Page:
Both kids are safely ensconced back at elementary school again. It's hard to fathom that this is Robbie's last year here. Next year he'll be busing down the road to middle school.
Aaron's teacher is who we thought it was - the same teacher Robbie had for second grade. He was scared when we went in Wed. morning, but recognized her as soon as she came over to say hello, and relaxed immediately. His best friend Ashley has moved (fortunately only one town over), so he was also nervous about who his classmates were, but there are at least two kids in there he knows, and several who are new to the school altogether, so that makes him happy. I was a little surprised by his thinking in being happy about new kids in his class, but his explanation is that new kids don't come in with friends already made, so they're more likely to be open to being friends with him. Logical enough, I suppose!
I'm having a horrible time remembering Robbie's teacher's name. Every time I think I've got it down, I ask Robbie and it's wrong. It's long, ethnic (though not as distinctively ethnic as I keep thinking), and begins with an H. I'll get it eventually. There are half-a-dozen kids Robbie knows in there, and at least a couple he likes, including the little girl who lives behind us. He seems to like his teacher, which is great. We get to go in next week for a meet-the-teachers evening, and I'm looking forward to it.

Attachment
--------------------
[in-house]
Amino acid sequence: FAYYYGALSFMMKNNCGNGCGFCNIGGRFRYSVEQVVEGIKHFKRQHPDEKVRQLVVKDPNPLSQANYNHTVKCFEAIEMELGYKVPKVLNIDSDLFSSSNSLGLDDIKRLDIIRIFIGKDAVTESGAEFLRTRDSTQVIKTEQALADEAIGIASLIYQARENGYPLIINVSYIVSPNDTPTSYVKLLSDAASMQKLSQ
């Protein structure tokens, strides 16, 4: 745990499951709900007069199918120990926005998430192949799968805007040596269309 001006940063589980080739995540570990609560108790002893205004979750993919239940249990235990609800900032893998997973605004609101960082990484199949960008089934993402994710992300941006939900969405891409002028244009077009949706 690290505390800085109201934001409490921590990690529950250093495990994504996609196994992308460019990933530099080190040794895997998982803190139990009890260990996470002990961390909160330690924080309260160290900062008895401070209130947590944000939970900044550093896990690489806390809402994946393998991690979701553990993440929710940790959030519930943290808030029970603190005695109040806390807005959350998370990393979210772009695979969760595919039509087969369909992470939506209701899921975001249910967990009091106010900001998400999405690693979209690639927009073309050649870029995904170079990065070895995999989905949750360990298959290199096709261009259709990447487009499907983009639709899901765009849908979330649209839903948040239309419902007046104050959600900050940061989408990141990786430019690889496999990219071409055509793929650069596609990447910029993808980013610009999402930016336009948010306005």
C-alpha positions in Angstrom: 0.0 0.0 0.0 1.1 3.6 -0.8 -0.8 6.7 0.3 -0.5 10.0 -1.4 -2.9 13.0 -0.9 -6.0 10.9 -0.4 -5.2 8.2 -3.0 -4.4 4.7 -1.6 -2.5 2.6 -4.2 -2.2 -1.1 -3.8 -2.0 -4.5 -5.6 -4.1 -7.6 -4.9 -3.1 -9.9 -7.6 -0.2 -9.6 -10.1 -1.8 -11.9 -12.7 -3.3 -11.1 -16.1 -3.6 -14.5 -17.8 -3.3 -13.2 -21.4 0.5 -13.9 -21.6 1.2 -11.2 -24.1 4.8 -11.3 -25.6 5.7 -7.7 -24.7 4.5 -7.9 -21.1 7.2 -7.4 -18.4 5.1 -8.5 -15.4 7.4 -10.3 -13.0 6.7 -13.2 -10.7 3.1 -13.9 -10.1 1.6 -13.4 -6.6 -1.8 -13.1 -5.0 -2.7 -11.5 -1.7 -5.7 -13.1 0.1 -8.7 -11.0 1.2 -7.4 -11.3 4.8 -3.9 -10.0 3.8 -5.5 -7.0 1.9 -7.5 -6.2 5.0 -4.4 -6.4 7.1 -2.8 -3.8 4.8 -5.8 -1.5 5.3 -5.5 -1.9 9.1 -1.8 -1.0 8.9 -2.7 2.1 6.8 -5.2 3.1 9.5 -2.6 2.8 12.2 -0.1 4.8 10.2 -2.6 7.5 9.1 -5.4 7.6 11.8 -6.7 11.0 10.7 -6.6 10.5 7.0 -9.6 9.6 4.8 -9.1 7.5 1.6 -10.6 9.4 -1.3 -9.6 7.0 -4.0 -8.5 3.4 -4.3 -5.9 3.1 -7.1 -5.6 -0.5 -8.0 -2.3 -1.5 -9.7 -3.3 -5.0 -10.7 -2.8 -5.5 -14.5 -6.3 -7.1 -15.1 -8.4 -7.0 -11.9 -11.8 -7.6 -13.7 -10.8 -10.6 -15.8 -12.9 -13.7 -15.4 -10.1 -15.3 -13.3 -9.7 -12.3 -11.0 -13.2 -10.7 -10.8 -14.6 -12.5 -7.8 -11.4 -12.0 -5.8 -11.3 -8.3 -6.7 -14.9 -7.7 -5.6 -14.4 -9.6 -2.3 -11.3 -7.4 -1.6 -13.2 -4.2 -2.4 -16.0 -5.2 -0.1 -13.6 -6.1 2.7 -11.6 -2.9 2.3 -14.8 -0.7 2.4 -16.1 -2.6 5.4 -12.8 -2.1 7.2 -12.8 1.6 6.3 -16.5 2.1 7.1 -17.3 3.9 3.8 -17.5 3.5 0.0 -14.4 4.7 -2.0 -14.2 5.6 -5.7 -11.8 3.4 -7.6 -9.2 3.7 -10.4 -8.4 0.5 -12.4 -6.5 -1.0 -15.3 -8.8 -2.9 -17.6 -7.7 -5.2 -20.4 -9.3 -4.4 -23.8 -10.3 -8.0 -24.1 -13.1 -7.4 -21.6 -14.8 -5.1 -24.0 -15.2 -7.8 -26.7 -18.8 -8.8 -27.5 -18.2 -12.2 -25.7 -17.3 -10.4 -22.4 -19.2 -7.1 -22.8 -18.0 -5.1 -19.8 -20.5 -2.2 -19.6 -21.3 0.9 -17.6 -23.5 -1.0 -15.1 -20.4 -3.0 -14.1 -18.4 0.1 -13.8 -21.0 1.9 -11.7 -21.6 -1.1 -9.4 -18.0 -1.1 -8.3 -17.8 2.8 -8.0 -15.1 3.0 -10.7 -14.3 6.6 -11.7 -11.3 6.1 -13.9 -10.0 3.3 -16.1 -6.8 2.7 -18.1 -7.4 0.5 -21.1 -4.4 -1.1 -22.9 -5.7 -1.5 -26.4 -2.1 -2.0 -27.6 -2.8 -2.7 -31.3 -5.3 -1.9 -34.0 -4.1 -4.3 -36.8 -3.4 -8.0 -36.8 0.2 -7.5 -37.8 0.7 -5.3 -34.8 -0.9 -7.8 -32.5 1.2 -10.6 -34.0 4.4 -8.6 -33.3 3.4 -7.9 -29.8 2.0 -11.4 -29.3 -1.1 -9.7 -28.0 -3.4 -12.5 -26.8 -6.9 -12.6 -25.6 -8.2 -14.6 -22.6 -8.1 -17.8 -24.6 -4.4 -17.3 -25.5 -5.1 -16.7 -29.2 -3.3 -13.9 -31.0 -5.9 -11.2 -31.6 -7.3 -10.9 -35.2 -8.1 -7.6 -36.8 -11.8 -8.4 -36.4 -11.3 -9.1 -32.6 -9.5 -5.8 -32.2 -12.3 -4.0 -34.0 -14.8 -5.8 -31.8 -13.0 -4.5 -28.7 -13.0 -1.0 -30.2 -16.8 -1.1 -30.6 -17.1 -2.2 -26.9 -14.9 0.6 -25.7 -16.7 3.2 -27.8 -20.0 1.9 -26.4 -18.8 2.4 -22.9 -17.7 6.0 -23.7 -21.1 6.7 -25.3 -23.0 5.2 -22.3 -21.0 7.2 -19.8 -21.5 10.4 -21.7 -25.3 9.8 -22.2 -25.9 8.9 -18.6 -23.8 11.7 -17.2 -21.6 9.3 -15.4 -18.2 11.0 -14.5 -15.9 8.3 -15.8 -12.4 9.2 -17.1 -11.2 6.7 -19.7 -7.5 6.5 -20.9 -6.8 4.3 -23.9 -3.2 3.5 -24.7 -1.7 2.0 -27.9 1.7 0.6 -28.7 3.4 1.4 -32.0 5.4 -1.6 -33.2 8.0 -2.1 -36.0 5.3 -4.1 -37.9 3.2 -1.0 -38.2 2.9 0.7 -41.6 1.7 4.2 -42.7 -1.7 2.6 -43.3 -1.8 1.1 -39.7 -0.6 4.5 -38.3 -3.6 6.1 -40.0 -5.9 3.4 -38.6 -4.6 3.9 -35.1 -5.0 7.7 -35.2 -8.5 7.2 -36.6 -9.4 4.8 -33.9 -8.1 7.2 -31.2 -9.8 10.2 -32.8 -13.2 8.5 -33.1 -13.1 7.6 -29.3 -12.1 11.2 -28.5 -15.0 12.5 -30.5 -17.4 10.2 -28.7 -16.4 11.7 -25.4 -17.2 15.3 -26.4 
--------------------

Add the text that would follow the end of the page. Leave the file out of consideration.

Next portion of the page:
Robbie's also decided he wants to try out for the track team. This is surprising, since he's never shown any interest in any kind of sports before. He's already practicing, doing several wind sprints on our way home from school. He wants me to start timing him as he goes. Also surprisingly, this seem to have nothing to do with the Olympics, though he's now planning on watching the track-and-field events next week, which he hadn't particularly thought about before.
I'm running very short on sleep these days, due to the aforementioned Olympics. The swimming has been fantastic, of course, but I've been paying most attention to the gymnastics and the equestrian events. Rob, who really doesn't give squat about any of it, has been very good about letting me watch without griping about how it all doesn't really mean anything anyway, or how I should really give up and go to sleep. I have been discussing the gymnastics with my friendL in Massachusetts though, to avoid making him repeatedly discuss stuff he doesn't care about. For myself, I grew up listening to Dad (who was a college gymnast, and quite good) commenting on the gymnastics, and as with most things, the more you know, the more interesting they are. I never got very far with gymnastics myself (too big, not enough explosive power), but did enough to appreciate just how darned tough those routines are. The injury rates on elite gymnasts are horrific (I believe 93% have either broken a bone, or had a soft-tissue injury severe enough to require surgery.), and their toughness and dedication to their sport is truly awesome.
So I guess I'll be losing sleep for at least a few more days.